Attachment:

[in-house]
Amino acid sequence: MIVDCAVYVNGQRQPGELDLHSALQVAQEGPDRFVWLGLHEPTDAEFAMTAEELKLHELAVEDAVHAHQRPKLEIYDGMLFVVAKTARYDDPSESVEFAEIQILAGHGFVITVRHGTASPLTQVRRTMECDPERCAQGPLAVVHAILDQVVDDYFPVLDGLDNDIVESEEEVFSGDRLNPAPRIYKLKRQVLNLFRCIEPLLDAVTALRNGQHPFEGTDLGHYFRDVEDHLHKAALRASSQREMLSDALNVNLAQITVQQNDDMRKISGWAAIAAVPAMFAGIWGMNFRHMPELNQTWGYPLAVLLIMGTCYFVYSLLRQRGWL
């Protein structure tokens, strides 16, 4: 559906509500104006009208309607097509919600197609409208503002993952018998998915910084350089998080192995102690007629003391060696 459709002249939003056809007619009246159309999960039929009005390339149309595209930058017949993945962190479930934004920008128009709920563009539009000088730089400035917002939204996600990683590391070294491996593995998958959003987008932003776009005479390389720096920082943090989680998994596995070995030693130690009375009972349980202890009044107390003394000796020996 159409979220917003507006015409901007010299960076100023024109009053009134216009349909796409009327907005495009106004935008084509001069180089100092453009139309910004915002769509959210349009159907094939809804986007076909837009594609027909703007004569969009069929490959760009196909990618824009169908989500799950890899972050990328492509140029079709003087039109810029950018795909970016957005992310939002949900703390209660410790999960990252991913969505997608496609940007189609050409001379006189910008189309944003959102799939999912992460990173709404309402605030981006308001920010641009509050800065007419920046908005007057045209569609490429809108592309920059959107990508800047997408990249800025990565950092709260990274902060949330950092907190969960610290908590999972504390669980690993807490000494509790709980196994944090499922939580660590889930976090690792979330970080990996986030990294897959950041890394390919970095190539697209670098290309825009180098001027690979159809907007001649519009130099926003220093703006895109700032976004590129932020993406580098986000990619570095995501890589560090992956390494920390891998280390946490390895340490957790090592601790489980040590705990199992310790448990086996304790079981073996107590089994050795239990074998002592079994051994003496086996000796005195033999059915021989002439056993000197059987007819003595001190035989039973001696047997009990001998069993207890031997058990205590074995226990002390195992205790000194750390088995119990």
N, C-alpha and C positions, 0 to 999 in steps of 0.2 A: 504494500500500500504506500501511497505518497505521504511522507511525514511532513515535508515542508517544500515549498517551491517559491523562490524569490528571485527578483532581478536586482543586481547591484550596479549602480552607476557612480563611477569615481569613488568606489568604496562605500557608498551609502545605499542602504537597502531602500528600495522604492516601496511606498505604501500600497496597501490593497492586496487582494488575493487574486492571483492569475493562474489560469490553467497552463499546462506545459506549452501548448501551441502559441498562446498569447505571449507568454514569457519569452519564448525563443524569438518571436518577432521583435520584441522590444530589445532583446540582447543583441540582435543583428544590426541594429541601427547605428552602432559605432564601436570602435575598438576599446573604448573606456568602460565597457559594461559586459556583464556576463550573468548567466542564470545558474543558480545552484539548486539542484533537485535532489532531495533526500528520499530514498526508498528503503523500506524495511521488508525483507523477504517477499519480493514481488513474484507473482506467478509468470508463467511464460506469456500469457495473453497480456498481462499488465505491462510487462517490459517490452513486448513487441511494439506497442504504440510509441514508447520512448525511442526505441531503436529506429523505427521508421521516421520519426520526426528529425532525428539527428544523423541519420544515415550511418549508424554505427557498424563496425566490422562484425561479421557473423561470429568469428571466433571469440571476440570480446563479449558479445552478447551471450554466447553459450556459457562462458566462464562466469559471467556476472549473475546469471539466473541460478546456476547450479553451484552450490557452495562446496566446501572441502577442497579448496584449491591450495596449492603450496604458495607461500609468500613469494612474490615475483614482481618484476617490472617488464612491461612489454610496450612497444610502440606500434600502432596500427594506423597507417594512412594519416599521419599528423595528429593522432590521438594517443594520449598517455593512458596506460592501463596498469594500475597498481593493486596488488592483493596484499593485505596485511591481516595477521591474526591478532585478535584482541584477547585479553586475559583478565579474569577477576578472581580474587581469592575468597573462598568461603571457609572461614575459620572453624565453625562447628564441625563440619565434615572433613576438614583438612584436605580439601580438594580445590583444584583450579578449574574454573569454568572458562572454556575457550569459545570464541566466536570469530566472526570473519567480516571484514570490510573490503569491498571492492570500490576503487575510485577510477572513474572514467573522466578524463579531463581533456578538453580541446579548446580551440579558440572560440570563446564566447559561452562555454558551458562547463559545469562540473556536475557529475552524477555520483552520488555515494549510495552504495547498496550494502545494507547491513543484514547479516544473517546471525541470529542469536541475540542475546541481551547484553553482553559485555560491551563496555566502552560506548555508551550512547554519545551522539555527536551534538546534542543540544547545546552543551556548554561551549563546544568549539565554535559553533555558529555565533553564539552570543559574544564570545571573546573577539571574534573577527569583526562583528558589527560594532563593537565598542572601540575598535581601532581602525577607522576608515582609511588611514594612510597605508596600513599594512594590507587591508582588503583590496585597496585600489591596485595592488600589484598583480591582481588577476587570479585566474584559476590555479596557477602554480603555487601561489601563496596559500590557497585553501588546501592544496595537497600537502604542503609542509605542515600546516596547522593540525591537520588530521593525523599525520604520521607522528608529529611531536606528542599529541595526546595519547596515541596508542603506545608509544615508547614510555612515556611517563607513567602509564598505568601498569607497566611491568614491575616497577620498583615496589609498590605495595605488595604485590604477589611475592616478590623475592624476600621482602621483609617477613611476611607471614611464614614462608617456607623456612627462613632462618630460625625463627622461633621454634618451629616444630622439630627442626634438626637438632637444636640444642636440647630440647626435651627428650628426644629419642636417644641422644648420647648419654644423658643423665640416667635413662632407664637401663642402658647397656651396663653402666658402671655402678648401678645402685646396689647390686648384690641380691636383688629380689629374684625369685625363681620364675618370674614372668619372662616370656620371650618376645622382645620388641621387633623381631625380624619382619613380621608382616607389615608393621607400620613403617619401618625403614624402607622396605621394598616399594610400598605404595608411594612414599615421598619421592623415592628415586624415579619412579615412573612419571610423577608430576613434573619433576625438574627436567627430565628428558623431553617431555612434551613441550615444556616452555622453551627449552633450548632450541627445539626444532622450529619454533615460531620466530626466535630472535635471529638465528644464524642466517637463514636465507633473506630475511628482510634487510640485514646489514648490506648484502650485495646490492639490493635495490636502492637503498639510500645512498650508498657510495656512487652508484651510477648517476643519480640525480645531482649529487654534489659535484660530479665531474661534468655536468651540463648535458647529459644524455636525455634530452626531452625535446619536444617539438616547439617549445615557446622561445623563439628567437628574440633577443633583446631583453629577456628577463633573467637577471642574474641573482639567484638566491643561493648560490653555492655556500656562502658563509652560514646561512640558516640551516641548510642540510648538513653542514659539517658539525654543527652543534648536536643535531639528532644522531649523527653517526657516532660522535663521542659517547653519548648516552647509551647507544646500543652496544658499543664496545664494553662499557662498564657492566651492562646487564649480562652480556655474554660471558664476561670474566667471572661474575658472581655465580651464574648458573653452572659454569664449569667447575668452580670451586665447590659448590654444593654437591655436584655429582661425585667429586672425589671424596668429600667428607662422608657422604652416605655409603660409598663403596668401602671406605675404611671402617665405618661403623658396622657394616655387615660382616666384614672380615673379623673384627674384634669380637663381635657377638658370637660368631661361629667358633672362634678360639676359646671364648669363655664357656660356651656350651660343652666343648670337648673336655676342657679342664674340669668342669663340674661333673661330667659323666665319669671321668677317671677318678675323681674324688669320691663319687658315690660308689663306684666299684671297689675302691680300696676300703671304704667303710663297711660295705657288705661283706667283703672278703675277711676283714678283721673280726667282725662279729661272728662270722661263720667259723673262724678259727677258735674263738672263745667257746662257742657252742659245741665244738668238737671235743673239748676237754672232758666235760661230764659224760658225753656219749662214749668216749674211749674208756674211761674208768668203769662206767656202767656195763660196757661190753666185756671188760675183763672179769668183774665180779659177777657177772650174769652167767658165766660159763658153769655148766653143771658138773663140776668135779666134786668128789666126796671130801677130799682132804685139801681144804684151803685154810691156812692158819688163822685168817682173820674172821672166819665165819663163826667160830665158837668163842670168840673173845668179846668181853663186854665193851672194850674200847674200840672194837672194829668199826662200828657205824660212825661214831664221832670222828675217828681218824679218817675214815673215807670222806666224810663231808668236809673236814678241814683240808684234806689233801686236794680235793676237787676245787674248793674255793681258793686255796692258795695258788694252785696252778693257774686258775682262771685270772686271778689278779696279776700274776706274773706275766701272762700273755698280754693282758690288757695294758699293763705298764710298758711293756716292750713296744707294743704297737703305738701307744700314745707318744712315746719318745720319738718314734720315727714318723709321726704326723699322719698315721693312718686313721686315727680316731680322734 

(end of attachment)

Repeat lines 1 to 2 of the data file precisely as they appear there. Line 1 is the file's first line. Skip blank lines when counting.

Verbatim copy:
[in-house]
Amino acid sequence: MIVDCAVYVNGQRQPGELDLHSALQVAQEGPDRFVWLGLHEPTDAEFAMTAEELKLHELAVEDAVHAHQRPKLEIYDGMLFVVAKTARYDDPSESVEFAEIQILAGHGFVITVRHGTASPLTQVRRTMECDPERCAQGPLAVVHAILDQVVDDYFPVLDGLDNDIVESEEEVFSGDRLNPAPRIYKLKRQVLNLFRCIEPLLDAVTALRNGQHPFEGTDLGHYFRDVEDHLHKAALRASSQREMLSDALNVNLAQITVQQNDDMRKISGWAAIAAVPAMFAGIWGMNFRHMPELNQTWGYPLAVLLIMGTCYFVYSLLRQRGWL